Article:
At this point we are faced with a major problem in historiography. In other words, how much of this can we reasonably swallow? We have seen how varied and how remarkable are the sources from which a student of history may derive the information he uses to make up a consistent story of what happened in the past. When written records are few the historian uses other materials, which require complicated analyses. But even when an event is well documented, even when we have a written, pseudohistorical account, we must still evaluate the reliability of the source. Many questions must be asked. Is the tale written by an eyewitness or does the author rely on secondhand information? If the former, was he a good observer? If the latter, has he examined his witnesses and tried to test their eyesight and credibility? What is the bias of the author either for or against the people he is writing about? Even if he professes to be moved solely by a desire to record the “truth,” is he sufficiently detached from the scene and the players of the drama to write about them dispassionately? Does he have a conscious or unconscious purpose—vilification or glorification of a man or a belief, self-aggrandizement, propaganda? In some cases we must pry into the entire life history of a chronicler or writer of history in order to discover his prejudices and the bearing they may have on his interpretation of the events of the time.
Our task of evaluating the written records of ancient Egypt is relatively easy, since we can start with the assumption that every scribe had an ax or two to grind. The annals of the various kings are not a factual record of events; they are intended to glorify the kings, on earth and in the Hereafter. Hence we can and must take every statement made in such annals with a good-size chunk of salt. We cannot even be sure that Thutmose III was all that good. We think he—and when I say “he” I mean, of course, the scribe who composed the inscriptions under the king’s watchful eye—we think Thutmose III was fairly accurate. We can check some of his accounts through other sources, and his story has a certain indefinable, but significant, air of verisimilitude. Ramses II’s version of the Battle of Kadesh is transparently, naively eulogistic, and what actually happened was so bad that even the Egyptian scribe could not conceal all the disasters nor all his king’s stupidity.
Since we know that the purpose of the narrative was the glorification of the king, we can assume with some confidence that any anti-Ramses or anti-Egyptian remarks are probably correct. Thus, when interpreting the battle inscription, we state that Ramses outstripped the rest of his army; he credulously accepted the story of the two patriotic Bedouins; the division of Re was caught unaware and was annihilated; the majority of the forces encamped with the king were swept away in the rout. We can also state that Ramses survived the battle and got home. Egyptologists generally concede Ramses’ personal valor, while condemning him as a poor strategist and a poorer general, but we cannot even be sure about that. Ramses might have spent the battle hours hiding under a baggage cart while some unnamed (and short-lived) hero of Egypt rallied the meager forces in the camp and held them until help arrived. Let no one believe that I am misled by personal animus against a man who has been a mummy for several thousand years. I am perfectly willing to concede that Ramses may have been an Achilles in battle. Achilles was none too bright either. All I am saying is that we will never know for certain.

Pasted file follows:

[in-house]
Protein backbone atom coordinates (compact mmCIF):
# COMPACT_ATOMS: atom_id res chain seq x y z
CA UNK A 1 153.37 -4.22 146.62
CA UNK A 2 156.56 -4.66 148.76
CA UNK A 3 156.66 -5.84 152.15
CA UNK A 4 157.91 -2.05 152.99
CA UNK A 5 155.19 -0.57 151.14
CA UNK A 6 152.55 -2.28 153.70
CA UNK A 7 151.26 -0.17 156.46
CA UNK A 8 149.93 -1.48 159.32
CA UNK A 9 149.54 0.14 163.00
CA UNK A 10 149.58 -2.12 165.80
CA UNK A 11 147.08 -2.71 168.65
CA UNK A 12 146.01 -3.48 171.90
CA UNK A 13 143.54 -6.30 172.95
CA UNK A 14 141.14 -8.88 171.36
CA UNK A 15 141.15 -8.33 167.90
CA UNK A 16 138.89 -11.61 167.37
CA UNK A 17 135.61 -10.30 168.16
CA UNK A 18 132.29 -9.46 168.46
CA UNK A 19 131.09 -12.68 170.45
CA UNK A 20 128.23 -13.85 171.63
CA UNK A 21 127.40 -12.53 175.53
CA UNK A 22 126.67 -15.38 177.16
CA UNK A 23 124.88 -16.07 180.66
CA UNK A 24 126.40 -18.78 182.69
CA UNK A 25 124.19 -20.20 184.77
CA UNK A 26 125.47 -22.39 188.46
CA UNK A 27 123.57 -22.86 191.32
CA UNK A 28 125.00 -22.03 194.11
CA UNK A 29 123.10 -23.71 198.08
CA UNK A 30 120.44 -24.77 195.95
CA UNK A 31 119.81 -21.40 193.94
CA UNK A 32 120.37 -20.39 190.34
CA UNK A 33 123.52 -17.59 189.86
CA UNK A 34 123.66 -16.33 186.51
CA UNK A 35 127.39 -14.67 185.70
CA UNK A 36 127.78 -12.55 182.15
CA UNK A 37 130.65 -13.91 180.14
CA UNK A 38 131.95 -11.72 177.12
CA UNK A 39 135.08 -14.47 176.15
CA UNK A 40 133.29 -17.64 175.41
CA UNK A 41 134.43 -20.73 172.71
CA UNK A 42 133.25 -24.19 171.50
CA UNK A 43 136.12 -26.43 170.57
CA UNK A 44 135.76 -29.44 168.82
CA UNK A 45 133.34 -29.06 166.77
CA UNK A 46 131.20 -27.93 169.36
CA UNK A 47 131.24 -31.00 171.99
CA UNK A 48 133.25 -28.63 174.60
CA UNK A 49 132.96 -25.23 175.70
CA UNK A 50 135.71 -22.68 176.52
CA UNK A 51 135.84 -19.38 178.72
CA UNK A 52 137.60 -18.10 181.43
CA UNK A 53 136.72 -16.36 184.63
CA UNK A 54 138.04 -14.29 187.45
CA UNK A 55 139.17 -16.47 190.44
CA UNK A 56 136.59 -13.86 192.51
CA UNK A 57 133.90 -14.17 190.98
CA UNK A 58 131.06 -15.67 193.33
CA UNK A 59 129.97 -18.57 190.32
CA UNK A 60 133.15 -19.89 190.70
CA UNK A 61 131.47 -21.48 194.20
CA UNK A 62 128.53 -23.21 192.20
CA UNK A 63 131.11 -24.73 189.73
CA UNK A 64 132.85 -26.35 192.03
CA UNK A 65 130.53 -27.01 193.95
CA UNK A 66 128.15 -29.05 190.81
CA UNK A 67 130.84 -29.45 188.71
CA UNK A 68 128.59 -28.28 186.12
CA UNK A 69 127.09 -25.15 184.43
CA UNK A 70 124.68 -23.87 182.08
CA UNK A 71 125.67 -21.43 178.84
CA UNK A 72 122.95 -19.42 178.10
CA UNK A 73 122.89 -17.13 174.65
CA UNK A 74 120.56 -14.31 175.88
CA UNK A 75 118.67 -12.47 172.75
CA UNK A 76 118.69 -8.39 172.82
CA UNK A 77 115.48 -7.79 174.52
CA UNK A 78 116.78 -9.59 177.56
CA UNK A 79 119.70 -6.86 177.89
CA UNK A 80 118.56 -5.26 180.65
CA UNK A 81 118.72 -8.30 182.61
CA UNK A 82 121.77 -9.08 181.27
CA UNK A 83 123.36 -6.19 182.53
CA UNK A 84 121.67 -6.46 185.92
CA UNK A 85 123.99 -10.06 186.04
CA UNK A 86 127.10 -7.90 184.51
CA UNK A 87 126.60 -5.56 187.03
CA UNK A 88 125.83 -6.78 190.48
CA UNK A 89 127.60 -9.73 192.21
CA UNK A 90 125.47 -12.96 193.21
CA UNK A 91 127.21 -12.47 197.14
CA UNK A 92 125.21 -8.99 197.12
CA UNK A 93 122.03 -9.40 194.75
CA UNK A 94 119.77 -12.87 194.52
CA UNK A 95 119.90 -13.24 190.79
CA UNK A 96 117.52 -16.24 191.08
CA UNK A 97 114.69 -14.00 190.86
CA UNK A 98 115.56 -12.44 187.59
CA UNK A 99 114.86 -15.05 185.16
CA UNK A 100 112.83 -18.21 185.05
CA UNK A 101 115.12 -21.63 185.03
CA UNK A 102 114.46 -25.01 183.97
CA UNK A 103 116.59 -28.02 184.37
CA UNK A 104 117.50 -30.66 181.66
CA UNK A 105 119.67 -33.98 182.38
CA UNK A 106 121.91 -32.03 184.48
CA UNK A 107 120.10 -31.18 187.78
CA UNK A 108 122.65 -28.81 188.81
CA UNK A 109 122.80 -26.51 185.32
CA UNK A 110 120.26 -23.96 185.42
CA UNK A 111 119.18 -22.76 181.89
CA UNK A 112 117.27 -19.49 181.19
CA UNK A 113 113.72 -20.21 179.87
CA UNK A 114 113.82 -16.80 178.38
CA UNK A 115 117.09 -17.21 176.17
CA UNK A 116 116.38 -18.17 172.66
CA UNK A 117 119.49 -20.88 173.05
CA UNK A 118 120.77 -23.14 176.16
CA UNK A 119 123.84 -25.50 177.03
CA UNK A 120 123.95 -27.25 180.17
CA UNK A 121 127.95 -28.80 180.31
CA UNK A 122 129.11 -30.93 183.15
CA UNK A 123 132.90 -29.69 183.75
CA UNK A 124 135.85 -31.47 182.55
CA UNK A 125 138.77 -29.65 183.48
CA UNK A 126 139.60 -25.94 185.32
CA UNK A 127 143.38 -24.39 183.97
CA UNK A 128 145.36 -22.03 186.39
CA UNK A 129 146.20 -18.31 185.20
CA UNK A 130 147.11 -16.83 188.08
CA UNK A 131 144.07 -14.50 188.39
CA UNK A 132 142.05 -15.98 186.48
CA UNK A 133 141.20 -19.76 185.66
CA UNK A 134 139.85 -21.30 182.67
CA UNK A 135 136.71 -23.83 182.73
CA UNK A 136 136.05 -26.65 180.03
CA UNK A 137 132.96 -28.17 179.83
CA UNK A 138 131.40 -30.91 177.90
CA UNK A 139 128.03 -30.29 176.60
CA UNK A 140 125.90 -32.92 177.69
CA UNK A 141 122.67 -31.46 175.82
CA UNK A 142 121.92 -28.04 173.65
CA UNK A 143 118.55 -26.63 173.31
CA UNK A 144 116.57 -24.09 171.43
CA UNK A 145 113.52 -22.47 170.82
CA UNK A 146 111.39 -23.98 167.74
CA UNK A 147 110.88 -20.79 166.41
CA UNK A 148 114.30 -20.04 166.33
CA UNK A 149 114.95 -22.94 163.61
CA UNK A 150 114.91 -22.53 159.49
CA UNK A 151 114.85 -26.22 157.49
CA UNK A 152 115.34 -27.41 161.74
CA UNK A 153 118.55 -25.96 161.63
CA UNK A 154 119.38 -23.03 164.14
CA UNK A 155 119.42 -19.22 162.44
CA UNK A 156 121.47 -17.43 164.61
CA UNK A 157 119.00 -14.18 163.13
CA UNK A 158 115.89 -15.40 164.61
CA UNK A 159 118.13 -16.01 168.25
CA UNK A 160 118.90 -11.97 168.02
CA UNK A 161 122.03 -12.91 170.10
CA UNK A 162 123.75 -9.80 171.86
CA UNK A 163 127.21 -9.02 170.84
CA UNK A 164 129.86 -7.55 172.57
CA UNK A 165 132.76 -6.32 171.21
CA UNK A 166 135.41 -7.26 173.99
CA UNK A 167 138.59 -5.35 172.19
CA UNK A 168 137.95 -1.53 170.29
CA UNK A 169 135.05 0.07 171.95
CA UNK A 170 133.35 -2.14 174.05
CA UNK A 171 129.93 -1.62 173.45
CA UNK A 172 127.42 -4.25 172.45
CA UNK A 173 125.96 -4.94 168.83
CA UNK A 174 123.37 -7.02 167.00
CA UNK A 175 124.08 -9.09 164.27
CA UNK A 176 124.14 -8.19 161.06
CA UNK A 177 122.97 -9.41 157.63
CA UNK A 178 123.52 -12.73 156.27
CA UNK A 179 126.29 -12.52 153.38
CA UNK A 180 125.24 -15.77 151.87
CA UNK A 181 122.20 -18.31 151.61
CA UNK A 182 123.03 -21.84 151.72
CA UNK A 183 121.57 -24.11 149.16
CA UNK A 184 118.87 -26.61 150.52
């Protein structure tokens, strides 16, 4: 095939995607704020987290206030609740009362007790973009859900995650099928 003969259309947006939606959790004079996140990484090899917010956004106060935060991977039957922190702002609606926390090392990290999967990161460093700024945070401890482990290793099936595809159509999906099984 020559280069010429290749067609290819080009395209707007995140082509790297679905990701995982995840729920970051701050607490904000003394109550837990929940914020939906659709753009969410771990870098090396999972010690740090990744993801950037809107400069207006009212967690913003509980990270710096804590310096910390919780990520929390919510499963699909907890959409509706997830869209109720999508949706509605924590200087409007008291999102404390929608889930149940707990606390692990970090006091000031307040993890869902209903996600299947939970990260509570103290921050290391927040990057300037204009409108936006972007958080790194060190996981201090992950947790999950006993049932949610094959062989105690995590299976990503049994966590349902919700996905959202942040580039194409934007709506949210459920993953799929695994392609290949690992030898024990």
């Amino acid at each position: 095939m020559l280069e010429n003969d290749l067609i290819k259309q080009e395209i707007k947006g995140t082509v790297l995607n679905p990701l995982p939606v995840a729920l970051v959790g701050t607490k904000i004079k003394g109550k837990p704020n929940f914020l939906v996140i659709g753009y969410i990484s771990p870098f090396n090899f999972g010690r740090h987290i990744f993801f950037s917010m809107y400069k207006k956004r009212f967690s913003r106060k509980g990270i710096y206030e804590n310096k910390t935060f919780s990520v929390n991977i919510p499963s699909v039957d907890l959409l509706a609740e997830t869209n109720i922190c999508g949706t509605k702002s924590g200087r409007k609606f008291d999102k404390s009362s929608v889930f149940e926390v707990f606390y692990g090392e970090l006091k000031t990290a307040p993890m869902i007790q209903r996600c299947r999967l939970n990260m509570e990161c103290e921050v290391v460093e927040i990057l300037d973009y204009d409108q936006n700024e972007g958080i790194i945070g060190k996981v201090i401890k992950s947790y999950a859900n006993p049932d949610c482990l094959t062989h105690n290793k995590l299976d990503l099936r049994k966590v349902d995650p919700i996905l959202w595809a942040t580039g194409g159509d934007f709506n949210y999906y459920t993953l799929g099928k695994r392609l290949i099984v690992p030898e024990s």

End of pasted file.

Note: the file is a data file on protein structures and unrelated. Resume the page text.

We do know that the Battle of Kadesh did not have the result which the Egyptians claimed—results that would be hard to believe in any case, just on the basis of the situation that prevailed at the end of the first day of battle. The Egyptian army had been badly demoralized, one-quarter of its strength annihilated at the very beginning of hostilities. The Hittites had certainly suffered severely during the afternoon, but they withdrew to the city in good order and their leader was not killed (the Egyptians would have gloated over his demise if it had occurred, and given Ramses the credit). It is inconceivable that they would have tamely surrendered after such an inconclusive “defeat” as the Egyptian records claim was inflicted.
Fortunately we do not have to rely on logic to prove that the Egyptians lost that fight. By one of those almost miraculous coincidences that do occur, we have at our disposal the Hittite version of the same battle, from the royal archives of the capital of Boghazkoi. According to it, Ramses was defeated and had to retreat, losing much of the territory his father had held.
Of course the same criteria apply to the Hittite records as to the Egyptian; the kings of Hatti were no more averse to flattery than were their royal counterparts to the south. But the Hittites continued to hold Kadesh and certain other cities formerly controlled by Egypt. The final conclusion to the rivalry of Hittites and Egyptians was not a resounding defeat for either side. In year twenty-one of Ramses II a treaty of peace was concluded between the two powers—the first international treaty of which we have record. And to make the wonder more complete, we have both versions, Hittite and Egyptian. The Egyptian copy of the treaty survives from the walls of Karnak and the Ramesseum, and the Hittite copy on two clay tablets from Boghazkoi. The latter was probably an archival version of the original, which was supposed to have been inscribed on plates of silver.